Storm season in Mesa, AZ is no joke. Some cities and states see much more severe storms on average, but the monsoon season is coming, and anyone who was here in 2017 knows to be prepared.
So you want to get your storm windows installed and stock up on supplies before a storm, but it’s just as important to be prepared for the aftermath. Here’s what you need to do, and what you need to know, before hiring a contractor to repair the damages:
Before you even pick up the phone, there are a few steps you’ll want to take at home:
- Check your insurance policy so that you know what’s covered. You’re probably covered for wind, but maybe not for flooding, as this often requires additional protection on top of your basic homeowner’s policy.
- Prevent any damages from getting worse, where possible. A damaged roof isn’t your fault, but leaving your valuables where they can get soaked may be seen as neglect on your part.
Call Your Insurance Agent
Once you’ve gotten the above steps taken care of, call your insurance agent. They’ll send someone to appraise the damages.
Look Out For Storm Chasers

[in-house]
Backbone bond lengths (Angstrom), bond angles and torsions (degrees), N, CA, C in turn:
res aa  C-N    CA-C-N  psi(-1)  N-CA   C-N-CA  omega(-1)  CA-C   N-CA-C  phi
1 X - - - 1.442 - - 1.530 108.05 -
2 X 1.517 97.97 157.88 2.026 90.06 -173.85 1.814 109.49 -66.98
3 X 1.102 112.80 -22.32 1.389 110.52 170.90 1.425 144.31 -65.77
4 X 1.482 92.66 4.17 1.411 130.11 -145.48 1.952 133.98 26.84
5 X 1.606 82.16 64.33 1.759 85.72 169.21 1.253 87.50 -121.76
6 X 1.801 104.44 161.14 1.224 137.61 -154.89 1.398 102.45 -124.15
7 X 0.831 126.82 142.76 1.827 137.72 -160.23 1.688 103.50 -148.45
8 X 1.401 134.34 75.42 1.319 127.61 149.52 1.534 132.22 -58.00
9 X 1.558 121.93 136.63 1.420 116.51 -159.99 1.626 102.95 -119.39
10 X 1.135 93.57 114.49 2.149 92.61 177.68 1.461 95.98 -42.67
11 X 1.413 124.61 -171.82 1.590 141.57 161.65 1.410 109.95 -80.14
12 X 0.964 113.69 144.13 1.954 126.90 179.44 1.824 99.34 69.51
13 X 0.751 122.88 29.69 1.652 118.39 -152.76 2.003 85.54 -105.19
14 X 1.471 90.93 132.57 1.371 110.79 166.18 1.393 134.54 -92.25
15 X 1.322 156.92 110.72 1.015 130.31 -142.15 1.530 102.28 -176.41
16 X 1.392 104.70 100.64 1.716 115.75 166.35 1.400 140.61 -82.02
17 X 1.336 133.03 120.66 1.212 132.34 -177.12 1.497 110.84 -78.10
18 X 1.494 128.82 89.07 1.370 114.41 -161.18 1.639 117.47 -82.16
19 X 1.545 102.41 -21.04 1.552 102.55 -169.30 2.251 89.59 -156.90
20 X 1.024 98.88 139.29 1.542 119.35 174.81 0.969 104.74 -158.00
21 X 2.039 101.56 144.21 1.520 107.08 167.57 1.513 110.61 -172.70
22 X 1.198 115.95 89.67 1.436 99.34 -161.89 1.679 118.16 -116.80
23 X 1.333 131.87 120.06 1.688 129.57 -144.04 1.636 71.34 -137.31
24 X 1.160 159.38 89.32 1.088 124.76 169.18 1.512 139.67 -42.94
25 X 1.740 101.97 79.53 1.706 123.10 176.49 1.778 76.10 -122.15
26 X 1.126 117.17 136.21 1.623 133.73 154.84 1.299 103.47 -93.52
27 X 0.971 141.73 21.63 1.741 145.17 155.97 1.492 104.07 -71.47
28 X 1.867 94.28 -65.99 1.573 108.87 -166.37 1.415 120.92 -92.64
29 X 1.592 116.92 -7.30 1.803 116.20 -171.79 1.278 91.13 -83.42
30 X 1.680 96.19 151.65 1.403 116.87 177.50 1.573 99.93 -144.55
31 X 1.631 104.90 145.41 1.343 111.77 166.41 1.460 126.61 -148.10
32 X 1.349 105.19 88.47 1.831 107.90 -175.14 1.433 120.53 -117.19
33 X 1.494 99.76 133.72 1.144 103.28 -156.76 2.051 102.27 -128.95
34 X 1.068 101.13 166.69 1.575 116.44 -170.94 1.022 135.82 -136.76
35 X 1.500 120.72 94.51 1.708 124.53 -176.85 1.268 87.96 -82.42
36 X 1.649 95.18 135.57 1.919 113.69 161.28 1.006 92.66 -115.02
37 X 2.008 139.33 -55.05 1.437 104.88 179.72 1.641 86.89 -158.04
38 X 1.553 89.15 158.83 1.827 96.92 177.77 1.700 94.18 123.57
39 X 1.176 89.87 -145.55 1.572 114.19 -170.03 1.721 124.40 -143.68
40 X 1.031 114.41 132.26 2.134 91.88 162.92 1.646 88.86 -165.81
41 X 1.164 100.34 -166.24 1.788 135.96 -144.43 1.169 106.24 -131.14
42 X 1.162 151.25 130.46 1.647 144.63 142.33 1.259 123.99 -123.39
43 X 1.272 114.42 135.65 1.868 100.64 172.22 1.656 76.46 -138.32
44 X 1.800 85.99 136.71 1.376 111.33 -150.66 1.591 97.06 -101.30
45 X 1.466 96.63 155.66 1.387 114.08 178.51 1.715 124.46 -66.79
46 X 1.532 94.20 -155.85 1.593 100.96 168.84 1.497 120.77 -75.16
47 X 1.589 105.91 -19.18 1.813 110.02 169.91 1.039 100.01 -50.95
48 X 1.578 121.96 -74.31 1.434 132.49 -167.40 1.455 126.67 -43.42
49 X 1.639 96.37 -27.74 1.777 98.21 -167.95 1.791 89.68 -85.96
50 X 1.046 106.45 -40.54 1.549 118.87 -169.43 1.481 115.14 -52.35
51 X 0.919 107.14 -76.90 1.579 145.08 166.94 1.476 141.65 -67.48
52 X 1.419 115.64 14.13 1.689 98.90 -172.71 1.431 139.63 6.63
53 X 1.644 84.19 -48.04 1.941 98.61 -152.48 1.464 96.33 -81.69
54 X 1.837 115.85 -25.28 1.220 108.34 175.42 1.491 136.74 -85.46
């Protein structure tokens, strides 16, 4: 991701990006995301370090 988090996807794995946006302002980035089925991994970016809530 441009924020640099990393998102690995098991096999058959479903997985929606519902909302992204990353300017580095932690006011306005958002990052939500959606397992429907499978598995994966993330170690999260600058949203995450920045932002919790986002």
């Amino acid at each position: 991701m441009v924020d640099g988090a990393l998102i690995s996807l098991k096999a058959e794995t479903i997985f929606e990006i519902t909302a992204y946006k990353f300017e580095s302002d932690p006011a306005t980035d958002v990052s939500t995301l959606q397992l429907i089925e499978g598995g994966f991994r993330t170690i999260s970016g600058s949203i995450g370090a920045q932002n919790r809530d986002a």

Storm chasers are people who roll into town following a storm, claiming to be contractors and making big promises, “You won’t have to pay any money out of pocket!” They use a wide variety of pushy, deceptive, and even illegal sales tactics. There was one report of a “contractor” appraising a woman’s roof, and coming down the ladder with a bunch of photos taken somewhere else entirely on a similar looking roof, showing all the damages that needed to be fixed. It turned out she was one of the lucky ones, and her roof had actually suffered no damages whatsoever.
As a basic rule of thumb, just remember Legitimate, licensed, and bonded contractors do not need to go door to door following a storm. They’ve got their hands full. Don’t trust anybody knocking on your door or cold-calling you following a storm.
Research Your Contractors
If you’re lucky, you’ve already got a crew in mind, or you’ve been given a recommendation by someone who knows how to hire the right people. If not, the more research you do, the better.
Remember that anyone can set up a free website or write their own reviews under an alias. What you’re looking for is an online footprint that dates back farther than the first day of the storm. If everything you can find on a company was published this year, they might not be on the level. Likewise, you may find a company that seems professional, that is technically legitimate, but reviews will suggest that they overcharge and under-deliver.
Finally: Don’t sign anything unless you’re completely comfortable with the arrangement, and have found a contractor that you can trust. In many instances, the paperwork a storm chaser hands you aren’t going to hold up in any court of law, but that’s no reason to risk it. Find the best people for the job, and get comfortable with the idea of saying no to anyone who doesn’t seem to be on the level.